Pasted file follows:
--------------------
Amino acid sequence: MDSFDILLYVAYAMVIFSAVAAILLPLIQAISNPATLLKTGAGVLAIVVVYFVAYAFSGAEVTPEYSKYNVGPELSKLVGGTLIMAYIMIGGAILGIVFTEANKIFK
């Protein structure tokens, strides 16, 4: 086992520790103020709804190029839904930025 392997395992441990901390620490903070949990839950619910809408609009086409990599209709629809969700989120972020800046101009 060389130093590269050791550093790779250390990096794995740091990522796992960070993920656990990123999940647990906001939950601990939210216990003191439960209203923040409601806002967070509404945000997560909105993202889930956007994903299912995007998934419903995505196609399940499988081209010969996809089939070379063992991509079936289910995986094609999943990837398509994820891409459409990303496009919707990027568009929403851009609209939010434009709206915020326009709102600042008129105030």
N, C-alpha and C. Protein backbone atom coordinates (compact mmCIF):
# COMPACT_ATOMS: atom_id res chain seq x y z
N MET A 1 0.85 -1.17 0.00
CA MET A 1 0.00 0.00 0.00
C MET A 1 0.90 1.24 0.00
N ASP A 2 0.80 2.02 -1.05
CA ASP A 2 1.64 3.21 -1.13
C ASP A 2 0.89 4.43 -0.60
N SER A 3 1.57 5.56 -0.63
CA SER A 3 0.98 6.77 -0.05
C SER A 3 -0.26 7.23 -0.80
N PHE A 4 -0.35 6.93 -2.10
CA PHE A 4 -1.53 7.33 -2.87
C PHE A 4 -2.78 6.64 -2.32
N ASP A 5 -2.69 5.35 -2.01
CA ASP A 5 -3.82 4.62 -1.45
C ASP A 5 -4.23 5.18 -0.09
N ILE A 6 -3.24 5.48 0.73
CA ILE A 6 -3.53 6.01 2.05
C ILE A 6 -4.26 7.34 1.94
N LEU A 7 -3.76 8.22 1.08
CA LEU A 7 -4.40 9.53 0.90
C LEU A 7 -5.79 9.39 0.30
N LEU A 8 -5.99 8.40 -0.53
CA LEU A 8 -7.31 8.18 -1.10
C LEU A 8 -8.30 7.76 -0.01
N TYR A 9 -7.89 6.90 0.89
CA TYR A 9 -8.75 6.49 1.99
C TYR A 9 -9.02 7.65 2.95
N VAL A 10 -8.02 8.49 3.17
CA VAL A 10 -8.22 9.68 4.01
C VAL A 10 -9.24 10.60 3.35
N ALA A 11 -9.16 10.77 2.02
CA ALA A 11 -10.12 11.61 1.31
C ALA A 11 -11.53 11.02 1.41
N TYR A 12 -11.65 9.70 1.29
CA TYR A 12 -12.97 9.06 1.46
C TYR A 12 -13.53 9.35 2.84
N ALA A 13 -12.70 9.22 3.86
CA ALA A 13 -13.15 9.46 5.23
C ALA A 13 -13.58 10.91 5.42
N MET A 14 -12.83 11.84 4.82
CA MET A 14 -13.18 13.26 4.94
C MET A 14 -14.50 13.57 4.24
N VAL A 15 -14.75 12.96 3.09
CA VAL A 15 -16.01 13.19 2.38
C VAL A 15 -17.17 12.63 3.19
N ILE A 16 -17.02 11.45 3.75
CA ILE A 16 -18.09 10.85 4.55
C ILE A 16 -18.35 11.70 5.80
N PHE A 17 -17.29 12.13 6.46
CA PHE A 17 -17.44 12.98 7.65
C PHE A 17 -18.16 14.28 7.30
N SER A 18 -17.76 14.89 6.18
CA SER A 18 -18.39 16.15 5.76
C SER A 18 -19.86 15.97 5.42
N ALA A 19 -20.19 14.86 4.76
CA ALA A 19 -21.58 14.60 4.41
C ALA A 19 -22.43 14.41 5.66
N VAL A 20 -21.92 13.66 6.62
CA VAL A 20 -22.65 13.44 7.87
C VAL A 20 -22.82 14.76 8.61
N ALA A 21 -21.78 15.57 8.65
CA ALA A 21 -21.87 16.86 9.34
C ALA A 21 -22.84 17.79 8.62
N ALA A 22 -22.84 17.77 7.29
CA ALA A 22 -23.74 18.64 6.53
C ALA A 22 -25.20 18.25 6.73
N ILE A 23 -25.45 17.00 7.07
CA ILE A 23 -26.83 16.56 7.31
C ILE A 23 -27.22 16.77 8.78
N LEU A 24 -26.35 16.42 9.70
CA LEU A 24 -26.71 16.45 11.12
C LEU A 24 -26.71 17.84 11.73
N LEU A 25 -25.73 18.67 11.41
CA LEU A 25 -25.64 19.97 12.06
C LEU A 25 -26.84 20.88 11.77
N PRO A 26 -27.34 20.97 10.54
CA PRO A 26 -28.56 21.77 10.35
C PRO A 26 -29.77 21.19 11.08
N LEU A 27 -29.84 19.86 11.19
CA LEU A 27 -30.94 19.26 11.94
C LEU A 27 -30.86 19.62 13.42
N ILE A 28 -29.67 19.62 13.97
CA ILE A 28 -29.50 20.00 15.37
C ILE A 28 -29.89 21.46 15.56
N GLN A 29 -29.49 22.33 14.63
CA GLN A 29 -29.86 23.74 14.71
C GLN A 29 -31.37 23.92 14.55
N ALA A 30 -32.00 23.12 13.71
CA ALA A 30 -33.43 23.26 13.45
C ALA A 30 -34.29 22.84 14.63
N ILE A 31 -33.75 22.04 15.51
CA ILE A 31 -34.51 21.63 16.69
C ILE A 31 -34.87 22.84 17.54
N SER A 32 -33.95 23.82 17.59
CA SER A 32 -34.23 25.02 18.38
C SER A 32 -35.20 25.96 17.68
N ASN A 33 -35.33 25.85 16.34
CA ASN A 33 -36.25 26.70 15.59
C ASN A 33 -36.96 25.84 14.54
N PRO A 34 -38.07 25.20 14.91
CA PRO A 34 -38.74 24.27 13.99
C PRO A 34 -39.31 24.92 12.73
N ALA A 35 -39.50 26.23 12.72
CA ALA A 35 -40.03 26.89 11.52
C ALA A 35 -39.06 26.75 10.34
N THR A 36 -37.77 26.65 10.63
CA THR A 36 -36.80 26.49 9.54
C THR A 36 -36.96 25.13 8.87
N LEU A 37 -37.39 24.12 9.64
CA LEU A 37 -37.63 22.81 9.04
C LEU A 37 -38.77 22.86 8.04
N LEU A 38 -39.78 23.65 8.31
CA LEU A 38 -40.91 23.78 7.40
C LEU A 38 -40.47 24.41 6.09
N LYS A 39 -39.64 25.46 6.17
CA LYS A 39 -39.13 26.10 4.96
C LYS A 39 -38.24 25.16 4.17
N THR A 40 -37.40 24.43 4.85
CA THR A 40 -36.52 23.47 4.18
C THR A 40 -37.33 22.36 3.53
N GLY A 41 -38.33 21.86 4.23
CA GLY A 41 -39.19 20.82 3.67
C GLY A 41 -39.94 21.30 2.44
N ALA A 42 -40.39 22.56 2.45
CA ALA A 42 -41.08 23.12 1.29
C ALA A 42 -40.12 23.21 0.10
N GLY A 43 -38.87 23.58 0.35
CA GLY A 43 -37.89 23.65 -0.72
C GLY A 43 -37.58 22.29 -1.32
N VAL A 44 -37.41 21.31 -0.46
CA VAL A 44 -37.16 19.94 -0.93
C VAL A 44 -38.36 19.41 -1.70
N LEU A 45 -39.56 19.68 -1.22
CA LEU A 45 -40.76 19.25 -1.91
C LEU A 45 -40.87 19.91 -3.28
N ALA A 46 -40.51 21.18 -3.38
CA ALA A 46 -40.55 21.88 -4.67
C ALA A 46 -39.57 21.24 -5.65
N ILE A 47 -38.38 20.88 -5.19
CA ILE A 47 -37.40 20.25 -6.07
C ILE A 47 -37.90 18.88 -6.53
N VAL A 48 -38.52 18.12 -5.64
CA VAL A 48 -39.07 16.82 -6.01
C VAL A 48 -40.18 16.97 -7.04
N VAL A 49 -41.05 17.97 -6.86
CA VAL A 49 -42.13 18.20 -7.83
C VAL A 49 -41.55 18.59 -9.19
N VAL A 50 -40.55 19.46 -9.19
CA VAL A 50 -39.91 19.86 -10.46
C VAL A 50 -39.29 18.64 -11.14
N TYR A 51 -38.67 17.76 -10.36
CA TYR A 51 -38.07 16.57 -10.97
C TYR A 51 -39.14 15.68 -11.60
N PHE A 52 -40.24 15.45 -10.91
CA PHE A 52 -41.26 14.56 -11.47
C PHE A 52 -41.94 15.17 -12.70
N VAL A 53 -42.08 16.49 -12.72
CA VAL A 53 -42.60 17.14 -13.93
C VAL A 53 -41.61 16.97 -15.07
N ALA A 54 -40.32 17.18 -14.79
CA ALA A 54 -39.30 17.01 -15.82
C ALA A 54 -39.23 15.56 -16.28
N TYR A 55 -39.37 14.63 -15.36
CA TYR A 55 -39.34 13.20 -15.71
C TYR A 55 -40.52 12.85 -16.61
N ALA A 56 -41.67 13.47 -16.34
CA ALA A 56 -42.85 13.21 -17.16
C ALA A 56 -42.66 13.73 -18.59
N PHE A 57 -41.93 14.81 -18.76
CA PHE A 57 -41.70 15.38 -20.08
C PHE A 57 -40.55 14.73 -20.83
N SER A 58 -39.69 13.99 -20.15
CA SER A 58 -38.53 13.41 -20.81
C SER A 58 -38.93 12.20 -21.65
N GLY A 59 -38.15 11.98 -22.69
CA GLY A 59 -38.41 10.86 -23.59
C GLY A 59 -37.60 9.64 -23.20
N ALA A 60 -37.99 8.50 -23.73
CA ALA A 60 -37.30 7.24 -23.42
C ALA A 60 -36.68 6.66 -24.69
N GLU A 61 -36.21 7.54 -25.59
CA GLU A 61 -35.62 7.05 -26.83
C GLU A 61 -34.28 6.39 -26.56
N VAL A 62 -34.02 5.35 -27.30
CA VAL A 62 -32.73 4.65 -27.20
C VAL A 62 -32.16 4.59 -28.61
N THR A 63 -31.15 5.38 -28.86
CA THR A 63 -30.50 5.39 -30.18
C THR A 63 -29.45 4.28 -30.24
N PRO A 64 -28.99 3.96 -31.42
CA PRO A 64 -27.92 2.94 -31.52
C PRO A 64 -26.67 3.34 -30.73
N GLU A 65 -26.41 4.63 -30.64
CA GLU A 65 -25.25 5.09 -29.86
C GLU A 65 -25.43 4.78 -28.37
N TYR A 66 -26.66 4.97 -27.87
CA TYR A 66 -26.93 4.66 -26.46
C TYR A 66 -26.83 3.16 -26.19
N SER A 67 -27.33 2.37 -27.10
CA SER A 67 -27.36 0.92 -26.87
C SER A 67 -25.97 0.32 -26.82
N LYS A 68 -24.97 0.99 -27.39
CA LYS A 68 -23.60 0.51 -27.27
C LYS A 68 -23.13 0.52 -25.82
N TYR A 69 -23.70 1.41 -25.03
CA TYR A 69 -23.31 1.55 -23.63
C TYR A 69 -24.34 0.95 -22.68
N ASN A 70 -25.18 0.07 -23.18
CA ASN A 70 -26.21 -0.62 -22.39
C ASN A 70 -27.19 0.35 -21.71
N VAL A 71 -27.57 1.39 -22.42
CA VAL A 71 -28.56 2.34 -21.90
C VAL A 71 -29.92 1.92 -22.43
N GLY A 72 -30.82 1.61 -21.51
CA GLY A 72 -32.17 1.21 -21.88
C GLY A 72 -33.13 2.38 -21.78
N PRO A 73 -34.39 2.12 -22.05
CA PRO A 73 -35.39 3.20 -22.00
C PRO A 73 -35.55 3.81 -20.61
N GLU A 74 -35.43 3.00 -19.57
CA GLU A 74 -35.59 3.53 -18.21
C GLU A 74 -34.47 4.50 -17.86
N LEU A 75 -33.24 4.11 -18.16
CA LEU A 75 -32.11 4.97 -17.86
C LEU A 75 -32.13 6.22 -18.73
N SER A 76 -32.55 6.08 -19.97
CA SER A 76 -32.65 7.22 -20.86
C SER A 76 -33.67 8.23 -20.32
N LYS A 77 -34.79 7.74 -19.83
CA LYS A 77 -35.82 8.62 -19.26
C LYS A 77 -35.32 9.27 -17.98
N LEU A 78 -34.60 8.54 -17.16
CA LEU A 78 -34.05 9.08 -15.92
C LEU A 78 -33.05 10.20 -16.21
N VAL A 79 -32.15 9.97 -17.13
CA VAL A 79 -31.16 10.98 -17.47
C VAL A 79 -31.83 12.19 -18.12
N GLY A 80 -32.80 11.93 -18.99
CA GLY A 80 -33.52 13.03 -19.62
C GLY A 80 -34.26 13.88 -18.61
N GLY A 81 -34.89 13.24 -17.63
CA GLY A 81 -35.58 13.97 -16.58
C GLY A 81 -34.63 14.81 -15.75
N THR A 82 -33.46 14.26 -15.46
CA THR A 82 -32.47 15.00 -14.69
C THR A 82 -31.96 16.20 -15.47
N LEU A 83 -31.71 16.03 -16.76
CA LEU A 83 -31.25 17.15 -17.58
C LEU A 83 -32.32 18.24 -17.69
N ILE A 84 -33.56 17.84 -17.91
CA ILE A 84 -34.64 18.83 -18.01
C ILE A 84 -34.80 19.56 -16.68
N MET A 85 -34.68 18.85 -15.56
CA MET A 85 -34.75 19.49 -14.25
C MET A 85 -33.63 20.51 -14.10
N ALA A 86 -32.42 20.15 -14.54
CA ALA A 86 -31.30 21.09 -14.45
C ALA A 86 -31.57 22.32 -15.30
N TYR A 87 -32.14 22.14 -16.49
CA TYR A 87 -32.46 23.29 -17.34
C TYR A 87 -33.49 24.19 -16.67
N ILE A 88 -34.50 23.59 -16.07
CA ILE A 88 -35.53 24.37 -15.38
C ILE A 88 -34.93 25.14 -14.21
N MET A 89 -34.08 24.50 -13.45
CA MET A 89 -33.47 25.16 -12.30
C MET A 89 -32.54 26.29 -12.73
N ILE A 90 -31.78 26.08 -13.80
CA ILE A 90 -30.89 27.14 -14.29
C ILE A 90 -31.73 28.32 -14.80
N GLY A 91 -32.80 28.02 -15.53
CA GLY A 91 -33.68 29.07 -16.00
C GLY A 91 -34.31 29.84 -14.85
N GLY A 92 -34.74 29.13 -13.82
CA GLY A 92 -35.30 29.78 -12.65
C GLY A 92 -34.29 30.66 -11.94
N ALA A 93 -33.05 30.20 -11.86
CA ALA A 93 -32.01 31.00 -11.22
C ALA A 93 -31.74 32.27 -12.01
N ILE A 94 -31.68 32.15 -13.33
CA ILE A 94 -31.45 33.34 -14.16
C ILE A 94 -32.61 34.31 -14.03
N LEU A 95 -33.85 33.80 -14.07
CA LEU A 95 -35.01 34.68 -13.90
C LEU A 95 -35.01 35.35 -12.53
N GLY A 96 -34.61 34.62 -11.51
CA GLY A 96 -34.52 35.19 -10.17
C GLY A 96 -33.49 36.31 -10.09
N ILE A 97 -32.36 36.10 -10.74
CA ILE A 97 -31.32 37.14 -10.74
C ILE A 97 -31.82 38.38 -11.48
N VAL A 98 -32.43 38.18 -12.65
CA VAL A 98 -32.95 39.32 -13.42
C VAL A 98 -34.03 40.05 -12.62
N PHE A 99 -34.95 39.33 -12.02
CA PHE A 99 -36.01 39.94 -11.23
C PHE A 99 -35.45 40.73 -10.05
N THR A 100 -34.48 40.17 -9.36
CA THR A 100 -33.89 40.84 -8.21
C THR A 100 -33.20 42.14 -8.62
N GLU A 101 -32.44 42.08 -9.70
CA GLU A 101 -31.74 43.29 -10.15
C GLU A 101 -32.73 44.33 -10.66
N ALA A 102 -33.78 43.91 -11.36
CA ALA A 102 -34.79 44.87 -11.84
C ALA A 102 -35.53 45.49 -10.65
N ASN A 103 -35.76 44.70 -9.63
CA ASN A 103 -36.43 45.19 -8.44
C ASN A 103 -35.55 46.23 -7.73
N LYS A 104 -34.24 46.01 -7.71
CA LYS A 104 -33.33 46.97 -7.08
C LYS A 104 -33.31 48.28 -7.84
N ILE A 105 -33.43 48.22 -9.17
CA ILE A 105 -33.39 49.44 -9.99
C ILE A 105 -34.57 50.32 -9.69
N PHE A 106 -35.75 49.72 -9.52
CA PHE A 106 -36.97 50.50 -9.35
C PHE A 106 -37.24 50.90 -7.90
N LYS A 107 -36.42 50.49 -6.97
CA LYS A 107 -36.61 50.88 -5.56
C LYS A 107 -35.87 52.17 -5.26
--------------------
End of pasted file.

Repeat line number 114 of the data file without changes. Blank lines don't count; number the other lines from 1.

CA LEU A 37 -37.63 22.81 9.04